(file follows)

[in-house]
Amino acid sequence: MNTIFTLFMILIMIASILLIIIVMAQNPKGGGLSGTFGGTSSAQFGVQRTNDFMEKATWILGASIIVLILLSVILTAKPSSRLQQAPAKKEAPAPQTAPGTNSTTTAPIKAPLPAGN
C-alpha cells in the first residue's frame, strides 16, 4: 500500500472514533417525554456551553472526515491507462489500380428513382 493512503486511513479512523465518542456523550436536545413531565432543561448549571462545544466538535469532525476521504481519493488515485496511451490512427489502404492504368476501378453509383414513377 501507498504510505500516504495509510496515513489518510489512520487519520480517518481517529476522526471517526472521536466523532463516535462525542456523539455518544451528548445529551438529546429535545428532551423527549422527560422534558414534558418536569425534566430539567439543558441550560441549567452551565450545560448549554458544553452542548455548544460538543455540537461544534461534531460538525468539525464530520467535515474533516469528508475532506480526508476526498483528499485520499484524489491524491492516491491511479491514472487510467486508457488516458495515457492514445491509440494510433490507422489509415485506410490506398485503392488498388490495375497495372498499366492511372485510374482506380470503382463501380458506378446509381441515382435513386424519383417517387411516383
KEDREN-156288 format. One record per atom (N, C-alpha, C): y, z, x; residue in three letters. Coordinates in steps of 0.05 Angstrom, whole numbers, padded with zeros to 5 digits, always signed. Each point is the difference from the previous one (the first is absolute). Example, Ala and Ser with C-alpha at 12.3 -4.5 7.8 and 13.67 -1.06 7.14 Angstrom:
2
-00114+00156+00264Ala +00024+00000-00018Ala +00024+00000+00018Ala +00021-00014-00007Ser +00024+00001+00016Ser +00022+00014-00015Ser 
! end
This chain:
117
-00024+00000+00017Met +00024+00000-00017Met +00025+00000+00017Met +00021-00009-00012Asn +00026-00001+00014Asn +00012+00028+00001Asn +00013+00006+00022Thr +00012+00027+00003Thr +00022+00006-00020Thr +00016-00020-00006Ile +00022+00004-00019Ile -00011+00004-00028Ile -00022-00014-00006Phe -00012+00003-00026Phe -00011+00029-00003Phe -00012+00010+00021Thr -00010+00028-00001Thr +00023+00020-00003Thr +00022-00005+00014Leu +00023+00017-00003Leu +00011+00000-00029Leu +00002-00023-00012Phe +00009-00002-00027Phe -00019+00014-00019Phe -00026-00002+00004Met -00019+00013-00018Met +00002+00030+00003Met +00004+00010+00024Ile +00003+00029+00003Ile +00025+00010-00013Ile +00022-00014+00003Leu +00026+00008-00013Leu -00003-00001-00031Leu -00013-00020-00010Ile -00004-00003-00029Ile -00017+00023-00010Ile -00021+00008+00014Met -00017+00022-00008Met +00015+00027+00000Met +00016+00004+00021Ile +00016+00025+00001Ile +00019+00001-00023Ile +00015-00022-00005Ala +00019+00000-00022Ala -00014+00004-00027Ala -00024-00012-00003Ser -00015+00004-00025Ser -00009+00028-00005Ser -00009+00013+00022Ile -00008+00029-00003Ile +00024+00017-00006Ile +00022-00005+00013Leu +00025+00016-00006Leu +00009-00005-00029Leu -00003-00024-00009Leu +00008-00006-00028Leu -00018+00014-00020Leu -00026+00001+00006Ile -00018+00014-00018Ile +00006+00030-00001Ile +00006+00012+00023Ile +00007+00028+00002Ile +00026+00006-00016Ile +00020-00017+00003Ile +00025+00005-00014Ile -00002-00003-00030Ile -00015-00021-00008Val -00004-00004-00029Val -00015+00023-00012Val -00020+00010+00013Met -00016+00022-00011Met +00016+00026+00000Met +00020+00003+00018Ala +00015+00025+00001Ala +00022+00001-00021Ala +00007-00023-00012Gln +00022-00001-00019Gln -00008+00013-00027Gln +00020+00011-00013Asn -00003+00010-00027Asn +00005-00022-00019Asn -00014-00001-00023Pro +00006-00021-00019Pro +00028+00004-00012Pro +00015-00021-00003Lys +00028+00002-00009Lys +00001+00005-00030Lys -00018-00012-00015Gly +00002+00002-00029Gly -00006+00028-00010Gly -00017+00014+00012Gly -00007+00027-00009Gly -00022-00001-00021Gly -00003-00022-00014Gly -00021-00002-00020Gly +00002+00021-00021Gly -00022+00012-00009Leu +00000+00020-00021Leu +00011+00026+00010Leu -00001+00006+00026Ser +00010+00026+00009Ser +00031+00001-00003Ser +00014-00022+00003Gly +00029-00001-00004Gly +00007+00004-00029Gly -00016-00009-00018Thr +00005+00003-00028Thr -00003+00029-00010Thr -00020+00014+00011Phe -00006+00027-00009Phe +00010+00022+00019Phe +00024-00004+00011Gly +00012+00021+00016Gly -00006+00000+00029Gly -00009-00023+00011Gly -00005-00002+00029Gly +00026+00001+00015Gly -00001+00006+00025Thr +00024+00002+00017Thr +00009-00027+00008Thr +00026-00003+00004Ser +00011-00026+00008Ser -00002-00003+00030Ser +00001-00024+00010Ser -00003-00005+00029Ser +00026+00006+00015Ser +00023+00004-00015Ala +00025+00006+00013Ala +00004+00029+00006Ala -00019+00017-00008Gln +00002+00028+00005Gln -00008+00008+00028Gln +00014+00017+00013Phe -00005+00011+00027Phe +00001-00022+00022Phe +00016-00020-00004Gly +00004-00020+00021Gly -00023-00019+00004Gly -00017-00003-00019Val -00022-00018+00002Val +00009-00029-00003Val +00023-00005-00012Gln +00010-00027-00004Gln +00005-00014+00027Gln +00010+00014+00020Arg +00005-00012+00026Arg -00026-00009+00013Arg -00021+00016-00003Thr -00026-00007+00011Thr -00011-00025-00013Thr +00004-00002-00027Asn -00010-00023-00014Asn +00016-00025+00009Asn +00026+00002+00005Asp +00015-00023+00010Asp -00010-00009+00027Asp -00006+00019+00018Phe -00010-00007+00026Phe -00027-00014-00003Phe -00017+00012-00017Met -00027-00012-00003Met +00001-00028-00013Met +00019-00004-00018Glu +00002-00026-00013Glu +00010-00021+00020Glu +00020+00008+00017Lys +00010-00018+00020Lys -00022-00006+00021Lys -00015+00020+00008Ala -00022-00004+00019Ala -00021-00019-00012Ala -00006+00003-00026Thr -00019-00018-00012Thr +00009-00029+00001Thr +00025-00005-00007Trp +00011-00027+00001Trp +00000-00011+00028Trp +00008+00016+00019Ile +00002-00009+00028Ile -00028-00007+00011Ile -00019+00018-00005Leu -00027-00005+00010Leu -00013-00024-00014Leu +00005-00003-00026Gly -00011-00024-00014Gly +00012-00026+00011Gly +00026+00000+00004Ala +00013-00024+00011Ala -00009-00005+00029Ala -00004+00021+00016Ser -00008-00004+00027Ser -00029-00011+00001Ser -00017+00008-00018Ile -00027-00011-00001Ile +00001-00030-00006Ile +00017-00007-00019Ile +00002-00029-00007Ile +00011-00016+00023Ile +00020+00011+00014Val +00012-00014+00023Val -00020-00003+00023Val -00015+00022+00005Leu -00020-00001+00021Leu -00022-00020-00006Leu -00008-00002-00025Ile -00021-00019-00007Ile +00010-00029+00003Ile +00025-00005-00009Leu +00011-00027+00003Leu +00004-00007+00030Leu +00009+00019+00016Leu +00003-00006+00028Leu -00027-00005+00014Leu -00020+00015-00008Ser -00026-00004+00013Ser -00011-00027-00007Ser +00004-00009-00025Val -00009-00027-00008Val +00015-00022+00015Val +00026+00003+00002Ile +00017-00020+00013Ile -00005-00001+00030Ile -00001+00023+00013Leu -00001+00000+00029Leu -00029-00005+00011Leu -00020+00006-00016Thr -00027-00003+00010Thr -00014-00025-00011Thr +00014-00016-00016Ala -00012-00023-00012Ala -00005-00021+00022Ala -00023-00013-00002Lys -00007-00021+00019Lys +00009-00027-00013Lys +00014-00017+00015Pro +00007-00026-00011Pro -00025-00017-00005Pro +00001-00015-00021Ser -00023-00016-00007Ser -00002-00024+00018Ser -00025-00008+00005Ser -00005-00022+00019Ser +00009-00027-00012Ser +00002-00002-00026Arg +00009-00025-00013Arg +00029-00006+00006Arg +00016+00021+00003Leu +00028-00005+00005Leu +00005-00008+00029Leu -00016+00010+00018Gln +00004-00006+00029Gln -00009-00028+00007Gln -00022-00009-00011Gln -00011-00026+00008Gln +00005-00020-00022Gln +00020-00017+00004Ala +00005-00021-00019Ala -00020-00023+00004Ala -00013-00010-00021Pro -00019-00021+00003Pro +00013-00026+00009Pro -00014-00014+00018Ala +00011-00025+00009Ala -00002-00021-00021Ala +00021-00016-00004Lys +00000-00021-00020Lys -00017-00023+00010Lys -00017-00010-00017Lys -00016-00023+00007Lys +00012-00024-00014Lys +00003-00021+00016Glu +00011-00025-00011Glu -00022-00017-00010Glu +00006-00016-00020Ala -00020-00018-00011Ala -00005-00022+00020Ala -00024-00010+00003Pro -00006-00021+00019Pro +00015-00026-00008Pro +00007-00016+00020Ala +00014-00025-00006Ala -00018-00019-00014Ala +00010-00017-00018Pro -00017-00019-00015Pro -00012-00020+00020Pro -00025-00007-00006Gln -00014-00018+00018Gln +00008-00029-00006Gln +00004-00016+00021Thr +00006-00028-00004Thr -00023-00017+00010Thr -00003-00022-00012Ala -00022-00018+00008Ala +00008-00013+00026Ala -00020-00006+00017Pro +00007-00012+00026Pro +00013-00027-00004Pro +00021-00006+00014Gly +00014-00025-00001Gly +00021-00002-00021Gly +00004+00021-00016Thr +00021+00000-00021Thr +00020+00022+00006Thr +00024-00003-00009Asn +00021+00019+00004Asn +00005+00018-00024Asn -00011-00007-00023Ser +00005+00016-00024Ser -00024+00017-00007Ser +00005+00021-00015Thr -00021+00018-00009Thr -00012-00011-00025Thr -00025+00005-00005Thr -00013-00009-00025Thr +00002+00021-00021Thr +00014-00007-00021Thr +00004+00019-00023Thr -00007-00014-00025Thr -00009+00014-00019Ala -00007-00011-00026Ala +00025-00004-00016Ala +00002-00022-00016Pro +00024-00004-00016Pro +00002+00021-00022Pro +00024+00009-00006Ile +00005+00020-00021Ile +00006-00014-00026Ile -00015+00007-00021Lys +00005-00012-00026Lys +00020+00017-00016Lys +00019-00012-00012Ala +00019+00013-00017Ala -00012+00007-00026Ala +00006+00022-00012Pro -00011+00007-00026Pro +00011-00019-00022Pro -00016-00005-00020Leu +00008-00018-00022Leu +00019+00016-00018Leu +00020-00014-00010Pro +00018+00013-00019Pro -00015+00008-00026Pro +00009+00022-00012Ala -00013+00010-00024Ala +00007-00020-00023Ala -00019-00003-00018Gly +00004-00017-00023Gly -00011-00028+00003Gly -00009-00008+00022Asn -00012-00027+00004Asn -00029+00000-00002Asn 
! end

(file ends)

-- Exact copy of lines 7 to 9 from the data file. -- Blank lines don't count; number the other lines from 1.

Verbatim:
! end
This chain:
117